ATLANTA--If it was up to California designer David Dart, executives in power suits would all shed their heels and hose and climb into his soft linen separates. Dart's design philosophy transcends regions, markets and even seasons. His easygoing dresses and separates in soft colors and fabrics exude comfort--something Dart feels his customers all crave. "I think people dress the same no matter where they live. We used to think that the Dallas and Atlanta customer wanted something different, but we looked at our accounts, and that really isn't the case," he says. Dart gets to know his customers' needs by meeting women who wear his clothing at trunk shows around the country. "When I see certain customers coming back time after time, it sometimes just blows me away," he says. Dart's company was launched in 1987 and is quickly becoming a fashion empire, with $40 million in sales last year. The 32-year-old designer is known for his easy chic look, putting a California sensibility into lightweight fabrics. Now the designer has taken his company to the next level. The David Dart label has been acquired by Kellwood, a $2.8 billion company. "It was time," Dart explains. "We got to the point where we wanted to sell our garment company. Luckily, we built it to a great place and hit a certain volume point where it was possible to do this. Becoming a designer name brand is like a dream come true, really." Dart is president and design director of the company and says the Kellwood acquisition of his name won't change the line's output or designs. "It will not affect anything creatively. It really just gives us a lot more strength in the industry. Now I have a billion-dollar company behind me. I've been able to hire incredibly knowledgeable, experienced people and put those people in key positions," explains Dart. He notices that his soft separates are increasingly worn in the office, and not just on dress-down days. "Women are realizing they can wear fashionable clothing and be comfortable at the same time. Our customer wants clothing to look good without being constructed. Life in general is getting more difficult, and women don't want to work at their clothes. They don't have time for that." If the distinction between work and weekend wear is becoming blurred, that's fine with Dart. "We see ourselves as a lifestyle clothing company," he says, adding "it's up to the customer to decide" if it's acceptable to show up for work decked out in Dart. He points out that some higher-level execs can do just that. "It depends on who you are and what you do. The chief executive officer of Warnaco, Linda Wachner, was on the cover of USA Today wearing David Dart linen." David Dart's new spring and summer collection features plenty of the soft fabrics which the 10-year-old line is known for. There are sandwashed silks as well as linens that are laundered, yarn-dyed and salt-water washed. "Linens are definitely key for us, especially for the early part of the year. I'm trying to be as creative as possible with them. Right now, we're experimenting with some silk and linen blends." Straight-leg trousers with side pockets and a front-button jacket are bestsellers in every market and region. These pieces have been customer favorites for years, in various colors and fabrics. "It doesn't matter what store or what season it is, they always do well. We're constantly adapting them, recoloring them, reinterpreting them. Women love the linen trousers. They're much more casual than velvet trousers." Tencel, the ecologically friendly Italian fabric, is also extremely popular in the collection. "It looks like denim, but feels like silk," he said. Prints are also a cornerstone of Dart's designs. He frequently travels to Europe searching design houses for interesting patterns. The spring group features custom prints in whimsical teapot and flower designs, and conversational prints in black and white. Before being featured as guest designer at Rich's Lovett Show in Atlanta, Dart won awards at both the Dallas and California markets, where he was named 1994 California Designer of the Year. At that California ceremony, talk show host Ricki Lake made her runway debut in Dart's rayon tunic and sandwashed silk and linen jacket, proving the point that you don't have to be rail-thin and tall to wear Dart's clothes well. Dart says his customer is "from 30 up." "She has a complete life, which might include a career, taking kids to school, grocery shopping," Dart says. She's definitely a woman with her own mind-set." He says his customer is typically fashion savvy, but doesn't follow trends blindly. "She may know pastels are happening for spring, but wants to wait until she feels it's right for her. We are doing what's best for our customer, instead of just do-ing everything that everybody else does." Retailers recognize the increasing market for Dart's casual "everywoman" clothing. "We feel David Dart reaches a growing segment of the market for us. This customer doesn't necessarily wear a suit to work and jeans on the weekend. She wants a relaxed, put-together look seven days a week," says Russell Stravitz, chairman and chief executive officer of Rich's. "I would hope that my customers mix and match within the different collections, season to season, year to year," says Dart. He makes it easy, since his various collections share common ground. Like his fabrics, the colors are soft: subtle pastels, black and white, khaki, sand and spice are featured for spring. The collection is moderately priced, with wholesale sales ranging from $35 to $95. "In each group, there's such a wide range of color. For collections, we have to think of the customer who doesn't want black," he explains. "Basically, we do what's right for our customer." Dart notes a predominance of salmon, indigo and light blue in his new collection. The designer line copes with a fast-paced production schedule. New designs are sent to stores every month to keep the displays fresh. "All the stores want a new group every month. We ship a lot of product, which can sometimes be a problem as a design team. I don't know whether we're burning out our customers. I hope not." Dart currently has two boutiques, with a third store in Newport Beach's Fashion Island set to open later this year. The spring-summer collection is available at major national department store chains and specialty stores, with in-store boutiques at Rich's, Saks Fifth Avenue and Neiman Marcus. Dart forecasts $50 million in sales for 1995.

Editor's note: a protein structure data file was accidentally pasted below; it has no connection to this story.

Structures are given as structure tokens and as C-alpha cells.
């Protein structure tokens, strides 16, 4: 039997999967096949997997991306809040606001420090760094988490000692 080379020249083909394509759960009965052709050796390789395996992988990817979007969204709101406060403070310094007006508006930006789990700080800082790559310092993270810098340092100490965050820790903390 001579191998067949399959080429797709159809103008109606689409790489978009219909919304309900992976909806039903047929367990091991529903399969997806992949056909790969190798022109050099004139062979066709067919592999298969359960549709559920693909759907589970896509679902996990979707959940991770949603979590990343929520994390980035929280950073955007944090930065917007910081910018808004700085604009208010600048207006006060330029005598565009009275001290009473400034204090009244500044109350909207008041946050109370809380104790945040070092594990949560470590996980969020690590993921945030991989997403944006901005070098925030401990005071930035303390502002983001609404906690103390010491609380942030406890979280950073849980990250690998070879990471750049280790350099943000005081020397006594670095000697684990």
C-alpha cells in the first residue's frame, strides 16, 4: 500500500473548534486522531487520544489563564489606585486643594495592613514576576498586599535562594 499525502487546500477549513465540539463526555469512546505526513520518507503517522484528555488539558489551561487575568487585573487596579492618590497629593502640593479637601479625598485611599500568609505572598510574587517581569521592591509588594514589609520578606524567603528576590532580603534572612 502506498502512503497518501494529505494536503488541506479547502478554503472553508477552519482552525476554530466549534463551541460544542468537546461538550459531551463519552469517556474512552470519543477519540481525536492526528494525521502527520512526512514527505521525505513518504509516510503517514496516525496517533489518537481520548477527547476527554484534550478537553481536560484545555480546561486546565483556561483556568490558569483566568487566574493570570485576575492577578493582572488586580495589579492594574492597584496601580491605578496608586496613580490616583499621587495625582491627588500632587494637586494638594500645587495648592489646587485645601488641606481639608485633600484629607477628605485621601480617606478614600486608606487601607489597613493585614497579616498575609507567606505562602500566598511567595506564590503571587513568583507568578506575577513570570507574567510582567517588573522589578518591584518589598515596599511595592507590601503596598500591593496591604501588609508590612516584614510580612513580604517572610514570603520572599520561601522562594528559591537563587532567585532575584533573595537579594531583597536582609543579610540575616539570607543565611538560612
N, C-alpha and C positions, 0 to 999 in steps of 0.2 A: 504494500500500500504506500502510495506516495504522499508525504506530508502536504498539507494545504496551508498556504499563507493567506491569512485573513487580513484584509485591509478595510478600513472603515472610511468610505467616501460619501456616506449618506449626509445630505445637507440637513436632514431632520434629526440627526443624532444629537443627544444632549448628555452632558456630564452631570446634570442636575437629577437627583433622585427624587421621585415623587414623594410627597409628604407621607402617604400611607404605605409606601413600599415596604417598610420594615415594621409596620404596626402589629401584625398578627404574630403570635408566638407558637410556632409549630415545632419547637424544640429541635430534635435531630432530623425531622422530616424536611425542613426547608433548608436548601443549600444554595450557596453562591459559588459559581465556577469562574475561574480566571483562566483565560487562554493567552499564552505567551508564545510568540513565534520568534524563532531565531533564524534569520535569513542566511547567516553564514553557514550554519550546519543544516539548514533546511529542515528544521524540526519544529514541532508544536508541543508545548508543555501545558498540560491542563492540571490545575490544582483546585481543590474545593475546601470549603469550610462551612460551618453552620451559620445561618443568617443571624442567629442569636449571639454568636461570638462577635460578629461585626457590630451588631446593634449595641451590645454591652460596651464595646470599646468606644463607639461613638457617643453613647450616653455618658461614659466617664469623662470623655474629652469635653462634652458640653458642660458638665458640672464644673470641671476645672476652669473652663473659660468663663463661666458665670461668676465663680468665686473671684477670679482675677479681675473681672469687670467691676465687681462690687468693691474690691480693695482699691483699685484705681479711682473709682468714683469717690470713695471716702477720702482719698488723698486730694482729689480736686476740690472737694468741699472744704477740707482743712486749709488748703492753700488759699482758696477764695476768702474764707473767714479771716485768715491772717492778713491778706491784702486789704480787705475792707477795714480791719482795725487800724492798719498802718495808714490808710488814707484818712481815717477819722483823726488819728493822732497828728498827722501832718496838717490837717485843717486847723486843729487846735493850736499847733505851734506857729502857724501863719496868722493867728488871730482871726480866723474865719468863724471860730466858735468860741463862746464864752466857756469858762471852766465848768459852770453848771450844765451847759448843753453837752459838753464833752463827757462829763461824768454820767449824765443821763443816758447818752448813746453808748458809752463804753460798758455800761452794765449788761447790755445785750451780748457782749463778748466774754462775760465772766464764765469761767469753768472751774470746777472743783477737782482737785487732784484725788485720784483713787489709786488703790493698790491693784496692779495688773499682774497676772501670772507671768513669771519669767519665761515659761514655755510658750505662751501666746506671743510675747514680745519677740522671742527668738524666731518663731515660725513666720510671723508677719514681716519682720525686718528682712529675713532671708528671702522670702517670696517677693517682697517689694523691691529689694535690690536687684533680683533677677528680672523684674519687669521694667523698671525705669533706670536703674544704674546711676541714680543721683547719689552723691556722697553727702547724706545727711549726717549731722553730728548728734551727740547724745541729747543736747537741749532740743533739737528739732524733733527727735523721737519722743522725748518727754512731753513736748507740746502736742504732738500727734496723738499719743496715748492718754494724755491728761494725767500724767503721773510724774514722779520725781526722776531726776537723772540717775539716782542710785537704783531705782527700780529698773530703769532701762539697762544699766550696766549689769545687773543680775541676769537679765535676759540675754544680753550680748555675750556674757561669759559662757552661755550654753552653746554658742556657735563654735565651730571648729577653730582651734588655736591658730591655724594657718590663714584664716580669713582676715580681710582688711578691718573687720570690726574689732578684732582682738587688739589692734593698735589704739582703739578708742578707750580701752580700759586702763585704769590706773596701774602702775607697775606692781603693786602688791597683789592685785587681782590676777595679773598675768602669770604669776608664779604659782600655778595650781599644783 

Alberta Ferretti's "Rainbow Week" sweaters are back. The designer closed her #MFW show with a few day-of-the-week sweaters, which first debuted on the catwalk last January as part of the pre-fall 2017 collection. #wwdfashion (📷: @delphineachard)